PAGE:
I had heard of the islands before. In the capital I had seen a report about a humanitarian effort to aid the indigenous people of an uncategorized island: Island 821. Pledges were being collected by the national relief organizations, volunteers were being mobilized. Help was in dire need. These were our brothers and sisters.

As night fell, the road grew rockier, a heaviness saturated the air. We slowed to a crawl, pitching like a ship in turning weather. We skipped more stations. In the cigarette-studded darkness, we shared the same mental terrain. Beattie said he’d heard of an island rich with rare resources. Peersaw swore an old classmate had been killed while working at a highly experimental island research facility. Kilroy and Shaker speculated that they weren’t the first pair ordered from their sector. There had been a similar mission before ours that had ended unsuccessfully. Even Brodsky threw in with a nugget privy to Sector Dot: this was not another dispute in our storied conflict, but a joint effort against a separate but common threat. It became a game, and soon I could not tell what was rumor or conjecture or plain fiction. It didn’t seem to matter to anyone anyway. Whether our enemy to the north was foe or ally in this mission, I wondered what our distant kinsmen were saying about us. We had coexisted for so long, I wanted to know what information they were privy to, how it might save us.


In the morning, as we were idled at yet another sector station, an officer told us to disembark. We were given a half-hour break to bathe and to eat a proper meal in a hastily built roadside structure obviously erected for our arrival. The day was overcast. Clouds like soiled dish towels unfurled over a lush carpet of forest. A faint hint of saltwater carried on the breeze.

After breakfast, we lined up along the front of our makeshift mess hall. The drivers, who we thus far recognized as an elbow hanging out an open window or the hum of an old state anthem playing on the radio, were huddled like gulls by the cab of the fore supply truck. Before long, a man pushed through the steel door of the sector station and marched toward us, a sense of destiny in his gait. He conferred with the officer on hand briefly, then began addressing us.

“My name is Sergeant Donald Pickett,” he said.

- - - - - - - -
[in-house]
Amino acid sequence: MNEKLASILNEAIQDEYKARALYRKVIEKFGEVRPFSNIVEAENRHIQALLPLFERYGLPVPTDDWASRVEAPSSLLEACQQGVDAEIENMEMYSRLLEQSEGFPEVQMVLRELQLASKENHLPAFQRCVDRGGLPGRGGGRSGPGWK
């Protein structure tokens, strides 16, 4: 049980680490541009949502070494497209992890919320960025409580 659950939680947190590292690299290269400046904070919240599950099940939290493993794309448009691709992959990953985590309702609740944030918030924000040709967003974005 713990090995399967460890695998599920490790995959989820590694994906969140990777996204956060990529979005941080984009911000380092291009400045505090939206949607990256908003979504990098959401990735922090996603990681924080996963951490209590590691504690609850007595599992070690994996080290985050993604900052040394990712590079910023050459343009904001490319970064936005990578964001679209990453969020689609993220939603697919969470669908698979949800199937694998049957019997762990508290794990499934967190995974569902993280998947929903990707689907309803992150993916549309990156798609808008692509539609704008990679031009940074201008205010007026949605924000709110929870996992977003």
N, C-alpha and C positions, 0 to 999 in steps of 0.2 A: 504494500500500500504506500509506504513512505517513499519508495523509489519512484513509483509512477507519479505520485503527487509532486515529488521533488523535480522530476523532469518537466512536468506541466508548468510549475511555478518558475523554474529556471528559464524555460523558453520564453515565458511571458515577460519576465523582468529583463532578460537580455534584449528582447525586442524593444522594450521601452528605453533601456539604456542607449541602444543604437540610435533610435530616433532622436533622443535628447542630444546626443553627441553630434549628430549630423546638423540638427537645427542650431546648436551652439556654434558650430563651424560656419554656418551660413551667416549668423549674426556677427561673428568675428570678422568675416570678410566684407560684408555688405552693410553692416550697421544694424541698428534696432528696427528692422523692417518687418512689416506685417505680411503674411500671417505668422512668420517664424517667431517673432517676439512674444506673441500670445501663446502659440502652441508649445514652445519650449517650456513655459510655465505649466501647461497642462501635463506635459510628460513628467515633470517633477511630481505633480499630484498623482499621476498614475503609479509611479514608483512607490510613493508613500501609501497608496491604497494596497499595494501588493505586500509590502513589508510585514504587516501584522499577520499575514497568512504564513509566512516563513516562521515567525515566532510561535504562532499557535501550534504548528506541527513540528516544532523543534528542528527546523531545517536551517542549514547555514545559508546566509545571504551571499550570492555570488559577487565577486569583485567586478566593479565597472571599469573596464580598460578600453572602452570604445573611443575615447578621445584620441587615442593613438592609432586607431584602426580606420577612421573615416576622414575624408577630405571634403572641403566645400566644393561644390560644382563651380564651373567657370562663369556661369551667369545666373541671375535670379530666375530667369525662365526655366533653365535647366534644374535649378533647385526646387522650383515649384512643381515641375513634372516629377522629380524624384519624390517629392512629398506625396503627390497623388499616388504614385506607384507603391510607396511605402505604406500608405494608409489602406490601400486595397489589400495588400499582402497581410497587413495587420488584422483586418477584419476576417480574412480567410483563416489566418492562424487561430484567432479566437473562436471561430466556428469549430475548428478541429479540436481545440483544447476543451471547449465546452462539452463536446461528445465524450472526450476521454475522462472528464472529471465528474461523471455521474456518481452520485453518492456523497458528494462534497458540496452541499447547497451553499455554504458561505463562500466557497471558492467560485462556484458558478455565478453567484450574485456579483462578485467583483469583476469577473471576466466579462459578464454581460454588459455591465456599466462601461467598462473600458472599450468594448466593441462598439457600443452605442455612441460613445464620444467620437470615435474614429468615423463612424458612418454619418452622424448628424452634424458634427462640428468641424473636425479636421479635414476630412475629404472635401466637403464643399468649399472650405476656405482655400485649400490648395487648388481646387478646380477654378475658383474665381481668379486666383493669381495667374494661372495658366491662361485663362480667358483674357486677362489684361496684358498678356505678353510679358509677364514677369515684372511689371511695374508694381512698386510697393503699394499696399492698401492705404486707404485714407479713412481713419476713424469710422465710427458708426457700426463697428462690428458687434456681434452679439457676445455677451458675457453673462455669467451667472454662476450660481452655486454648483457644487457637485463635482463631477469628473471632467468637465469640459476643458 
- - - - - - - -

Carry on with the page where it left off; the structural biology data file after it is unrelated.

He was a tall, fit man who stood with his chest out and his lips pursed. He was dressed in fatigues a shade slightly darker than ours with unencumbered cargo pockets and an ACU shirt as solid at the shoulders as burlap seed bags.

“I am your commanding officer,” he continued. “Whatever you believe you know about this mission, whatever you have discussed, this will mean nothing when we enter the fray.”

He ordered us back onto the truck, gestured to the drivers with a twirl of his finger, then mounted the bumper himself. We rode in silence. As the afternoon passed, we began discarding our hats and jackets, mopping the sweat from our brows with our standard-issue bandanas. Sergeant Pickett remained as is, scanning us every now and then with an expression that belied nothing. Only Dent and Dunn remained in their uniforms.

When it seemed the heat had reached its apex, Ricketts bolted to his feet.

“Bullshit,” he said. “This is complete bullshit. Four days on this heap without a true word about the purpose of this mission and now this. They give us a CO, put him in the back of our truck like he’s one of our mates, and he sits here saying not a Goddamn thing.”

I braced myself in my seat. Brodsky stood and I punched him in the thigh.

“We want to know the mission,” Brodsky said, and now the others spoke up with him.

The sergeant stood. He had a pistol at his waist, the holster clip unbuttoned, the safety turned to the off position.

“We reach our departure point within the hour, gentlemen. Everything will be made clear then.”

He stared at Brodsky a moment longer and reclaimed his seat. I pulled Brodsky back down beside me.

The road bifurcated. We turned and angled south, away from the wall, and reached the coast by nightfall. Our final destination was a small barracks in a military fortification at the edge of a deserted fishing town.

Besides a small crew of general laborers, we seemed to be the base’s sole inhabitants. We were ordered to unload the trucks, then gather for a mission briefing. The promise of this information put a charge into us. As I lifted a crate, Ricketts put an elbow into my ribs and leaned in close to me.